Well-being is a hot topic - and almost certainly on everyone's agenda - but it needs to be much more than a tick box exercise. Taking the well-being of our people seriously is important on many levels but nothing is as effective and sincere as well-being that is culture deep.
Of course having someone qualified to support members of your team with any mental health issues is valuable. Understanding how the specific set of circumstances within your organisation impact on each and every member of staff is a complex science. But there's so much more to this issue.
What is well-being? That's a huge question but as a brief summary, I'd say it is a feeling of contentment, peace and calm. It doesn't mean you can't enjoy some pressure, ambition and manageable levels of stress - these things excite and motivate us. But well-being is, for me, a place that is realistically comfortable. In an ideal world we should be able to work, perform to the best of our abilities and make real and valuable contributions without being negatively affected by our environment. Creating a place where well-being is prioritised should remove a lot of unnecessary worry and anxiety. We could call it a 'positive culture', a place where focus is on achievement, not failure - on praise, not criticism.
I'm at the age where my, and my friends', kids are all starting out in the job market. Interestingly, the job descriptions that resonate loudest are those with a fantastic culture that scream "work here, we're amazing!". Clever employers are working harder to attract young talent and some of the most successful are placing culture above job specifics.
Flexible working hours, on-site gym, active social calendar, supported qualification and leadership programmes, weekly fruit deliveries and so much more! Why, apart from the fruit (obviously), it sounds much like uni life to me - except you get paid as well! Graduates are delighted at the prospect of employers who sound like they might actually like, welcome and enjoy them being there.
One of the organisations that my friend's daughter has applied to has a free gym, relaxing lake setting, restaurant with paid lunch and a pretty cool coffee bar. Other businesses offer financial rewards, bring your dog to work days, duvet days, work in the sunshine days, opportunities for international relocation, on-site yoga classes and cycle to work schemes. A decade on and we're all still slightly envious of the Google beanbag culture! Compare this against the very many businesses who still charge their staff for every cup of tea and monitor toilet breaks.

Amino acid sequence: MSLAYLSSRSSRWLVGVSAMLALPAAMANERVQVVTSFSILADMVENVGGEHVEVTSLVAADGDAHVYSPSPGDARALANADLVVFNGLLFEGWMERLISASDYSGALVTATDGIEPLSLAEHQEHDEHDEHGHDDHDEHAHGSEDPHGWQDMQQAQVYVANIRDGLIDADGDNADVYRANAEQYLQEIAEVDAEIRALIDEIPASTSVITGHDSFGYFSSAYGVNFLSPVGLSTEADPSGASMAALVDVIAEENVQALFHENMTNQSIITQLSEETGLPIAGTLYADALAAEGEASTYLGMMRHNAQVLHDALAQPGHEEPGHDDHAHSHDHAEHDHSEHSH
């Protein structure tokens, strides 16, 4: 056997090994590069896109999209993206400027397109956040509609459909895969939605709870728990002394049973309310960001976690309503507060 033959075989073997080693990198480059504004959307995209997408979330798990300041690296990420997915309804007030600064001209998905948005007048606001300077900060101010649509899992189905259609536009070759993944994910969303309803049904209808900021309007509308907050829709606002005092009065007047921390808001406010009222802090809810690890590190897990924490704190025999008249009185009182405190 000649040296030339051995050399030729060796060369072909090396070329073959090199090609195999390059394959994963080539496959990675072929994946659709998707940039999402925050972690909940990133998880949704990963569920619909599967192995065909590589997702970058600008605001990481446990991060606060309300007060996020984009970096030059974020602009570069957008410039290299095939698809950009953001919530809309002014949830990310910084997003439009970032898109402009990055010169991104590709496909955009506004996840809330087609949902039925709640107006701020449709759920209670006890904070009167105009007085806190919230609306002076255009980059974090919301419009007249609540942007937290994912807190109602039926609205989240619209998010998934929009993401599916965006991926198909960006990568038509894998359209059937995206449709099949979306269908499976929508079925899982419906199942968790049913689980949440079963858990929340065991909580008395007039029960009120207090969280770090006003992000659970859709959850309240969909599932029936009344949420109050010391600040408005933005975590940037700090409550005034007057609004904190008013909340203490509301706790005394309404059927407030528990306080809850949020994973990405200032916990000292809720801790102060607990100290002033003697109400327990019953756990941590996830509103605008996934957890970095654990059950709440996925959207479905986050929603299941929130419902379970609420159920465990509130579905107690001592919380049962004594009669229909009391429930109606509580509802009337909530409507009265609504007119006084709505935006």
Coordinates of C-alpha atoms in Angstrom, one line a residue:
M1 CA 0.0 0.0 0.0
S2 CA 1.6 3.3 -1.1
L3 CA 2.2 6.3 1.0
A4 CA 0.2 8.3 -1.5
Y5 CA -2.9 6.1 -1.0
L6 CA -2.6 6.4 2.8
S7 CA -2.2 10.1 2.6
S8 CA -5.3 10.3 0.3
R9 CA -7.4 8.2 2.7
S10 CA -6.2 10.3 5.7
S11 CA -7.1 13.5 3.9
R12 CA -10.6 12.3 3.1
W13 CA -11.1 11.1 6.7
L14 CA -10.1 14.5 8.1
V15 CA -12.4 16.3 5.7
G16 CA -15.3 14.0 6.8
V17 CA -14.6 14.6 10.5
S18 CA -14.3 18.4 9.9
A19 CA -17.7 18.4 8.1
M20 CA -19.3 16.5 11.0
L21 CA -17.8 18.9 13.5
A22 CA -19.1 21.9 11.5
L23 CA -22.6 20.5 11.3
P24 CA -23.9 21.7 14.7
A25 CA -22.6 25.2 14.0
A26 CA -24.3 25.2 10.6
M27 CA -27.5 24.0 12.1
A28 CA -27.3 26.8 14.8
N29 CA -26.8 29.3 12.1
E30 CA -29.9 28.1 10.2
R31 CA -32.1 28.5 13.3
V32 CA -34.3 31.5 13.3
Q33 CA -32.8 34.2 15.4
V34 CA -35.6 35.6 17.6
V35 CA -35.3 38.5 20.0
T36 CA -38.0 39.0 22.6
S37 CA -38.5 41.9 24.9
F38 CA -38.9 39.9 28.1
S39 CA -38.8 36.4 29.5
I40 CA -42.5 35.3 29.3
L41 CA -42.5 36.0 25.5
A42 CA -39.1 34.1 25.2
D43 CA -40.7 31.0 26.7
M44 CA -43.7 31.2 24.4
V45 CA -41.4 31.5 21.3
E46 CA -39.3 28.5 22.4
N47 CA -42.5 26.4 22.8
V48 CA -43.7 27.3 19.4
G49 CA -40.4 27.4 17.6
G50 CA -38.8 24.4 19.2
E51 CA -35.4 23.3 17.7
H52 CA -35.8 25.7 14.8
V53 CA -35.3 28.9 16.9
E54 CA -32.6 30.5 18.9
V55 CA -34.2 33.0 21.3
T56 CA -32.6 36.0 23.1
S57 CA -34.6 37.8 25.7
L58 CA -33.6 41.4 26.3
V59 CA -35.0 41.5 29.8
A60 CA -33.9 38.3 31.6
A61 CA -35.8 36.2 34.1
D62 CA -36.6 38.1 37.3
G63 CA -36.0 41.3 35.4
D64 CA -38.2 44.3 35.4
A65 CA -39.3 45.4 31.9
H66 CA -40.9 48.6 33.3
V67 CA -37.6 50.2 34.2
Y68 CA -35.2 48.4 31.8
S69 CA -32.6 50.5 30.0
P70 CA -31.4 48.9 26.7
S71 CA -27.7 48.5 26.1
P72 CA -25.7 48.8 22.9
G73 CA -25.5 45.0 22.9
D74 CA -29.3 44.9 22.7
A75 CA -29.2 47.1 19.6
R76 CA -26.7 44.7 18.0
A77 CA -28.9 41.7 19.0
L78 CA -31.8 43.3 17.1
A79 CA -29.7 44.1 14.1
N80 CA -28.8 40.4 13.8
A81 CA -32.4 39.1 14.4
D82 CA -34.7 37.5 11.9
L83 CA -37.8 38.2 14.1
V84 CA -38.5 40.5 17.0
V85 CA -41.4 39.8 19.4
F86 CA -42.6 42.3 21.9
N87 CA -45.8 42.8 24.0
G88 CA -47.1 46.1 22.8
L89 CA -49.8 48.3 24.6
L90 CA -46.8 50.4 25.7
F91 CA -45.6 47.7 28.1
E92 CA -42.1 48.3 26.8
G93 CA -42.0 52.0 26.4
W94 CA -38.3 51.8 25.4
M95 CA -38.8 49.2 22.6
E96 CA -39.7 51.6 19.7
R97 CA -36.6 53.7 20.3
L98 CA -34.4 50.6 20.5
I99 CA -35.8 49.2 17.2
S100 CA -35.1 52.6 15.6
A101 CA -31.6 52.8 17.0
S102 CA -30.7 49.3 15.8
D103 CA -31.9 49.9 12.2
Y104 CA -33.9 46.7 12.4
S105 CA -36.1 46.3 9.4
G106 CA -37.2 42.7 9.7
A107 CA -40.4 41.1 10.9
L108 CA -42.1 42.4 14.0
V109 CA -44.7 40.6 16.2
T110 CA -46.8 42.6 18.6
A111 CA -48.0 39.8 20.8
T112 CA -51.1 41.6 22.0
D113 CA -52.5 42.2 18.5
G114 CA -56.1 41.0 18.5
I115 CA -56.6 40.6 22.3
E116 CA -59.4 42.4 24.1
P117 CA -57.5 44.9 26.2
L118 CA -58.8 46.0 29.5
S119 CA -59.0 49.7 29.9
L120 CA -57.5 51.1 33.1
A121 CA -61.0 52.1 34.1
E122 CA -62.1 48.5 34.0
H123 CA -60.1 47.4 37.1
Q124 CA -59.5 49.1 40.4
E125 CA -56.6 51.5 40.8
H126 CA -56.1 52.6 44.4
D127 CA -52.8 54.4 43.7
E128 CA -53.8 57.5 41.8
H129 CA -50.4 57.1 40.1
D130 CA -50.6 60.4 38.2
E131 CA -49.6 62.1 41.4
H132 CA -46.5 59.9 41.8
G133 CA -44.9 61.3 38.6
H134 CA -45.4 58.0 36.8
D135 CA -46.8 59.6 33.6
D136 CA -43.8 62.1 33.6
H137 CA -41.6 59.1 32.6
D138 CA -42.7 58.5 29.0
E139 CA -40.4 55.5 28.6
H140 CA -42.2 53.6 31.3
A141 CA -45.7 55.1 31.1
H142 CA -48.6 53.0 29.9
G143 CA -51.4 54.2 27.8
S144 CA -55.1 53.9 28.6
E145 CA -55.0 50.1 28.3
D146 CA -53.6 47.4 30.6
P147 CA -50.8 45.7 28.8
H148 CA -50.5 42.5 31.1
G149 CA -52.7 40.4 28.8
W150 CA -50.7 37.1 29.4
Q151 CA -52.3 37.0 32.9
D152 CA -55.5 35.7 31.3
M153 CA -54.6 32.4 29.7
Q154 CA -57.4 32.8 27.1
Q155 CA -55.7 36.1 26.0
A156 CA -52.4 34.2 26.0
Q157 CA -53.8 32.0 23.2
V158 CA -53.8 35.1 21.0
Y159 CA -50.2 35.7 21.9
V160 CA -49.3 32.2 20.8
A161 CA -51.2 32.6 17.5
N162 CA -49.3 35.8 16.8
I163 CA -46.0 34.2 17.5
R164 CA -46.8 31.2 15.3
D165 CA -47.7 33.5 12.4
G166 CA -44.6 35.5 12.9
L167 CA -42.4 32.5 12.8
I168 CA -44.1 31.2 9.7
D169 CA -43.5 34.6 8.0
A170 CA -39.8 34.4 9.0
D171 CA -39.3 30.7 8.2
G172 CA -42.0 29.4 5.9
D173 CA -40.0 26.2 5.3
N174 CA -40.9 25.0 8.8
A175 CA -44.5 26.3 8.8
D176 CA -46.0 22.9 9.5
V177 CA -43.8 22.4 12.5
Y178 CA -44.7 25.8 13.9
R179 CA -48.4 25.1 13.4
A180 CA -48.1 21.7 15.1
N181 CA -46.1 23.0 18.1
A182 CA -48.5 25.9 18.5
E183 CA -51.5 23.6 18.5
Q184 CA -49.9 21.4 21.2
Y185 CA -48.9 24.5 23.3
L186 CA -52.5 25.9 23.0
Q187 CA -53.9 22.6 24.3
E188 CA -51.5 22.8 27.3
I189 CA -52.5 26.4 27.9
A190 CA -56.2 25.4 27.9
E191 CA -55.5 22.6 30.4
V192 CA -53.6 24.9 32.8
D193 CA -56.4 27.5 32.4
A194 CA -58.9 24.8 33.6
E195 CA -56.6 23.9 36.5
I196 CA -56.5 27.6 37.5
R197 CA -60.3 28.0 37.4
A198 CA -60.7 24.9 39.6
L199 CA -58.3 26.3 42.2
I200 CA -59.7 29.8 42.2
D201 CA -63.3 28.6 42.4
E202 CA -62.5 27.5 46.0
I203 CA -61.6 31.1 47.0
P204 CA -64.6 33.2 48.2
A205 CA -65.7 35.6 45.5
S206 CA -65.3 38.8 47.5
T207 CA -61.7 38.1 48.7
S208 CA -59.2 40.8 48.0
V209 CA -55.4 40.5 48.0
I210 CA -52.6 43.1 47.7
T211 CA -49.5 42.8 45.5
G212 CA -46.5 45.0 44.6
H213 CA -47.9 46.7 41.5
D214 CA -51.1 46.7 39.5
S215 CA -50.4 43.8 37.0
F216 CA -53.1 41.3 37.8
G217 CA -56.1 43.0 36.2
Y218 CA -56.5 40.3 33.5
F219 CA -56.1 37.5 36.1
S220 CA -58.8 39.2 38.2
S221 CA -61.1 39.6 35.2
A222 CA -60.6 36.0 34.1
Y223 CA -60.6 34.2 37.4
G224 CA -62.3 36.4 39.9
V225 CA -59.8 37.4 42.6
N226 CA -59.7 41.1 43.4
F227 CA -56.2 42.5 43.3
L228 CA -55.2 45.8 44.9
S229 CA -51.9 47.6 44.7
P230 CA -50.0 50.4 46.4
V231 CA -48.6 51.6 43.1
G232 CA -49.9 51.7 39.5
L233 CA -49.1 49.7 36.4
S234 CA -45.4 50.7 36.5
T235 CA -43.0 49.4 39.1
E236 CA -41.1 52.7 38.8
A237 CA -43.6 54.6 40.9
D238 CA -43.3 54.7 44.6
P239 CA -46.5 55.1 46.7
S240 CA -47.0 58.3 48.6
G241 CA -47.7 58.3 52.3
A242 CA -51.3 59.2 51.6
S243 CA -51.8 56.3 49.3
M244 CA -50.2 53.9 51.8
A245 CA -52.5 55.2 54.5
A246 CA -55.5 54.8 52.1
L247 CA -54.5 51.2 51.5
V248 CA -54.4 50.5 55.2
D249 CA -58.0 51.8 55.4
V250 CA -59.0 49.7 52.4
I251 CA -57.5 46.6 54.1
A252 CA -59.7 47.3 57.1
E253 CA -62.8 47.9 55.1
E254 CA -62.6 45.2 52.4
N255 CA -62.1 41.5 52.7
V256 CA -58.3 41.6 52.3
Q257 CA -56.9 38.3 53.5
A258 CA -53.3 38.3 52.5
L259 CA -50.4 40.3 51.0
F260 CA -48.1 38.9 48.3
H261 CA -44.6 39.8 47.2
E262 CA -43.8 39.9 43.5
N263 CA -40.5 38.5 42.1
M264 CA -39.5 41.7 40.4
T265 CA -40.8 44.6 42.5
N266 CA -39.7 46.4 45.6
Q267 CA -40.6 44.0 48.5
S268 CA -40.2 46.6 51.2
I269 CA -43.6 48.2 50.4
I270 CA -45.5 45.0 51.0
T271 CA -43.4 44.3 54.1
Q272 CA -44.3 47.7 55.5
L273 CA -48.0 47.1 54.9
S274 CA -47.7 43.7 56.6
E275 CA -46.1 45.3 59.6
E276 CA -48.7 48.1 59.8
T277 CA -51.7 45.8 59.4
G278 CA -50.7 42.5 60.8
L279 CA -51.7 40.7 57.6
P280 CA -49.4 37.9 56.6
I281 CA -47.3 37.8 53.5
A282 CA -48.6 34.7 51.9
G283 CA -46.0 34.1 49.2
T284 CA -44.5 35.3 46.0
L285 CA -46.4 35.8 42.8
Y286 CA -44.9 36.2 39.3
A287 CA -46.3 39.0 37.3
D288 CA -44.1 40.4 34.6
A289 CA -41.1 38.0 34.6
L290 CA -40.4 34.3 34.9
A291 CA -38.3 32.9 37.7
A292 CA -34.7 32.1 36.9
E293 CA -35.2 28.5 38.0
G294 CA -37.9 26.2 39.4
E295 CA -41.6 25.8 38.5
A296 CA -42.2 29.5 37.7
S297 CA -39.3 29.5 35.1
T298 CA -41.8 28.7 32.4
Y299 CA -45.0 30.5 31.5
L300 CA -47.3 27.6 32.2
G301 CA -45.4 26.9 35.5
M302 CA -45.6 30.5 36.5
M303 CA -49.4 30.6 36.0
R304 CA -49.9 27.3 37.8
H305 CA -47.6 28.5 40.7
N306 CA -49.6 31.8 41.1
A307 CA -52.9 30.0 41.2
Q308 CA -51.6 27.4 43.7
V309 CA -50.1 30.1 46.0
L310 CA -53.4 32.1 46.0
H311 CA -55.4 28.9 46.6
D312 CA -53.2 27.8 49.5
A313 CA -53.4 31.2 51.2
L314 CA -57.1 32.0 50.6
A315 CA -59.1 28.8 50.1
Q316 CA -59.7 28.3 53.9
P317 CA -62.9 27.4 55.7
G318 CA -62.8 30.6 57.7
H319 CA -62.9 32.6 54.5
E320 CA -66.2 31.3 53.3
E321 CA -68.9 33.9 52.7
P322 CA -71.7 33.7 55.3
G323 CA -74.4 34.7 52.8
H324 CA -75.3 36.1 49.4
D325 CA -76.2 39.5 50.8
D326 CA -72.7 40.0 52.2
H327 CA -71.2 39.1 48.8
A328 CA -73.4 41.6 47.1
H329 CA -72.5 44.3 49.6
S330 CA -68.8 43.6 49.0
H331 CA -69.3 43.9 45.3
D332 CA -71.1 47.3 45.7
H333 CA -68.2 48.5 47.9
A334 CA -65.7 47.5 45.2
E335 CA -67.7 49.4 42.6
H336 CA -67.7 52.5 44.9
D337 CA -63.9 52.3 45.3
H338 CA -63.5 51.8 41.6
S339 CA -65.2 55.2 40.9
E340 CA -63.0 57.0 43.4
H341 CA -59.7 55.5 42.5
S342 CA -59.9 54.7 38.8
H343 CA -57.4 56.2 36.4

There is a connection between feeling valued and being happy. A culture of wellness helps employees feel valued and appreciated because it shows that you support them both professionally and personally. It proves that you are making efforts to help them make a healthy lifestyle achievable. When employees feel that their well-being is truly cared for and valued by their company, they will feel generally happier with their jobs and employers. [Forbes 2017]
Putting well-being first works for every level, not just graduates. For well-being programmes to have a significant effect, the care and support needs to be culture deep, permeating through the many layers of management and infrastructure. This type of environment creates an environment of loyalty and respect, a feeling of "I love working here, I'm going to do a good job as I have too much to lose if I don't". Yes it's a form of dangling the carrot but why not? It's an age old adage but a happy workforce is the most productive. Productivity, attendance and staff retention rates are all high on the back of this. Win win.
I very much enjoy a company that doesn't support the blame culture - people working in fear that they might make a mistake. Of course no one wants to support a sloppy attitude to work - but in a blame culture I believe mistakes are waiting to be made as they are a high focus. And worse, employees try to cover up mistakes so that they don't get the blame, causing stress for them and for whoever has to deal with the fallout.
Getting the well-being culture right is tricky - you might have worked very hard to create exactly the fun-filled, warm environment that I described earlier, only to have a manager somewhere who doesn't subscribe to this way of working and their team might operate quite differently. Getting buy-in at every level therefore is vital. Making sure that the layers of management within your business support and understand the effects of a well-being culture is just the start. The benefits have to filter through to every level, including the CEO, directors and of course, the HR Director.
It's an exhausting business balancing the needs of the team with the commercial needs of the business so we all have to take the time for our own well-being. At The HR Agenda, after many years of experiencing different types of working environment, we believe that HR leaders are usually the last people to experience this kind of investment - we look after everyone else, so why aren't we also looking after ourselves?
We know that we don't take the time we need and it's absolutely paramount that HR leaders, directors and senior managers all benefit from time away from the frantic pace we work at to work out how we a) manage the well-being of our teams, b) create that idyllic well-being culture and c) make sure we have the tools, energy and brain space to do it all.
Talk to us, it's one of the things we can help with and something we understand too well. Creating a work environment where well-being comes first isn't just a passing trend or a way of attracting young talent - it's a fundamental way of operating a business and that can only come from its core.